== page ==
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# 5. Applications

Over the last 40 years SERS has grown to broad field with a vast array of applications. Its true power lies in its ability to determine chemical existence at very small concentrations as well as structural information via non-destructive means. The list below is a small example of some of the fields SERS is used in today:

• Single Molecule Detection
• Imaging
• Biosensing
• Ultrahigh Vacuum Science
• Ultrafast Laser Science
• Materials Science
• Electrochemistry

Two real-world applications of SERS technology are the development of an in vivo glucose sensor and the use of SERS to detect and identify explosive/toxic chemicals. These examples highlight the main benefit of SERS: identification of a specific molecule even at significantly low concentrations.

In the first example, a functionalized SERS substrate has been developed that is capable of accurately detecting glucose concentrations in blood. This substrate has been surgically implanted in rats and combined with the spatially offset Raman spectroscopy (SORS) technique, giving rise to surface enhanced SORS (SESORS). This technology allows for measuring the blood glucose concentration through the skin, eliminating the need to draw blood from the subject.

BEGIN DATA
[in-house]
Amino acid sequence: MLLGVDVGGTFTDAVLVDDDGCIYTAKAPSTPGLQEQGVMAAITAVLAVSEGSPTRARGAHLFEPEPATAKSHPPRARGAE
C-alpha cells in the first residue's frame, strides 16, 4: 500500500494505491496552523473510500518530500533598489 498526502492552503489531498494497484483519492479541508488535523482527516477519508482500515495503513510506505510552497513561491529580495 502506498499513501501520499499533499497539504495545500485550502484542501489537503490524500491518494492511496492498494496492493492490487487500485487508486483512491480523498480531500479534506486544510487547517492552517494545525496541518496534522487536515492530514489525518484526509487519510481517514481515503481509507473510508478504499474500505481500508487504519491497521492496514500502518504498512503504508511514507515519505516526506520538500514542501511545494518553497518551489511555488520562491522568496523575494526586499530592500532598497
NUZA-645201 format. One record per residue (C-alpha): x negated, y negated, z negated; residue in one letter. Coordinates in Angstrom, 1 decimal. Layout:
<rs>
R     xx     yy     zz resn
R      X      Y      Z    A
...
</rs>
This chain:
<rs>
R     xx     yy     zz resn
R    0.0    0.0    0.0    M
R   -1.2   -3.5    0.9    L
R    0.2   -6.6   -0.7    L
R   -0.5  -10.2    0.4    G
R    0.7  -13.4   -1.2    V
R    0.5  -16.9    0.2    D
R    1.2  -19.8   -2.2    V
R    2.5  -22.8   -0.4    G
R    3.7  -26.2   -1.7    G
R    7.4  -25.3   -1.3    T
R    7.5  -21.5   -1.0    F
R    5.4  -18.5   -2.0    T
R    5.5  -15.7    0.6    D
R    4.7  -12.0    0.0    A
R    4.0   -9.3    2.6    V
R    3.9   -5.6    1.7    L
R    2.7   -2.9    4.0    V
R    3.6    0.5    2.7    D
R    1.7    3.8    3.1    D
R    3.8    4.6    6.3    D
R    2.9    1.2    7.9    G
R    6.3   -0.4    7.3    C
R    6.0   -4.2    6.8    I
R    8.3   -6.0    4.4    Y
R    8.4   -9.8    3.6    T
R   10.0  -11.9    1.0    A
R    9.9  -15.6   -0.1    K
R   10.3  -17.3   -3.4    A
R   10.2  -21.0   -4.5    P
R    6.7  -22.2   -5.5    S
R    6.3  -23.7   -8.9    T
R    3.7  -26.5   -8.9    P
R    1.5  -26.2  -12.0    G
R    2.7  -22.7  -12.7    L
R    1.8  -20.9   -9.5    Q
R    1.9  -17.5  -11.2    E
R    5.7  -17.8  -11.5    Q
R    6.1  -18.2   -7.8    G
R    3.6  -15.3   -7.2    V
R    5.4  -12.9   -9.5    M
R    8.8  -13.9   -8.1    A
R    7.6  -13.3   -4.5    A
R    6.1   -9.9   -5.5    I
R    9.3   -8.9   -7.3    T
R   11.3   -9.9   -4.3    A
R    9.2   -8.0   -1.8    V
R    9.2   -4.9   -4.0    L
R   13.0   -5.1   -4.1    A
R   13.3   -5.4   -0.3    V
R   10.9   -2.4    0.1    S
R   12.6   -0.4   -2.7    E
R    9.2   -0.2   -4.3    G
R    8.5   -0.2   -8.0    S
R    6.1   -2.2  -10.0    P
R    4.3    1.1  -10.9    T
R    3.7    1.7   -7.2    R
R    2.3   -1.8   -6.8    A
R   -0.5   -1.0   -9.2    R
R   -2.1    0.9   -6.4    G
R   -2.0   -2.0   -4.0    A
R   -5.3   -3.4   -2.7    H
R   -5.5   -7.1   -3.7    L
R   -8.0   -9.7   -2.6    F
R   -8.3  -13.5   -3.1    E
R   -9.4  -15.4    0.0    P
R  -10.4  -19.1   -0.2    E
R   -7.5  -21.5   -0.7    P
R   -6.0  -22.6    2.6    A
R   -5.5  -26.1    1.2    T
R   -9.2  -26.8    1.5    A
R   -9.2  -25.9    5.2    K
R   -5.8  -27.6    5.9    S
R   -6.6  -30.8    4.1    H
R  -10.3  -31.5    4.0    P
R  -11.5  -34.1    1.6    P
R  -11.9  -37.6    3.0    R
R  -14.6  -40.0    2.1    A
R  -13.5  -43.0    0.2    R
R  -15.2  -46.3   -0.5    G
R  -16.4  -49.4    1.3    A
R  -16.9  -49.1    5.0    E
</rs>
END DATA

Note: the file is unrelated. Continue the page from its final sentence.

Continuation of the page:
In the second example SERS has been used in the detection of explosives and toxic materials used in chemical warfare. This is done by combining a microfluidic SERS sensor with water soluble agents that convert the harmful chemicals from the gas phase to the liquid phase. In addition, the need to detect these compounds in the field has driven the development of small, portable Raman spectrometers such as those made by Thermo Scientific and Intavec Inc. Due to its ability to uniquely identify a molecule at low concentrations, SERS has been of significant interest to chemical species investigated by homeland security.

# References

1. Anna K Tudos, and Richard B M Shasfoot, Handbook of Surface Plasmon Resonance, First Edition, RSC Publishing, 2008.
2. Jon David Jackson, Classical Electrodynamics, Third Edition, Hamilton Printing Compant, 1998.
3. Eric C. Le Ru, and Pablo G. Etchegoin, Principles of Surface-Enhancemed Raman Spectroscopy and relatied plasmonic effe​cts, First Edition, Elsevier, 2009.
4. Peter Atkins, and Ronald Friedtman, Molecular Quantum Mechanics, Fourth Edition, Oxford University Press, 2005.
5. Mehmet Karhaman et all, Fabrication and Characterization of Flexible and Tunable Plasmonic Nanostructures, Scientific Reports,
6. 3 (2013), Article number: 3396
7. Bhavya Sharma et all, SERS: Materials, applications and the future, Materialstoday, 15 (2012), Number 1-2
8. http:www.bionavis.com\technology\spr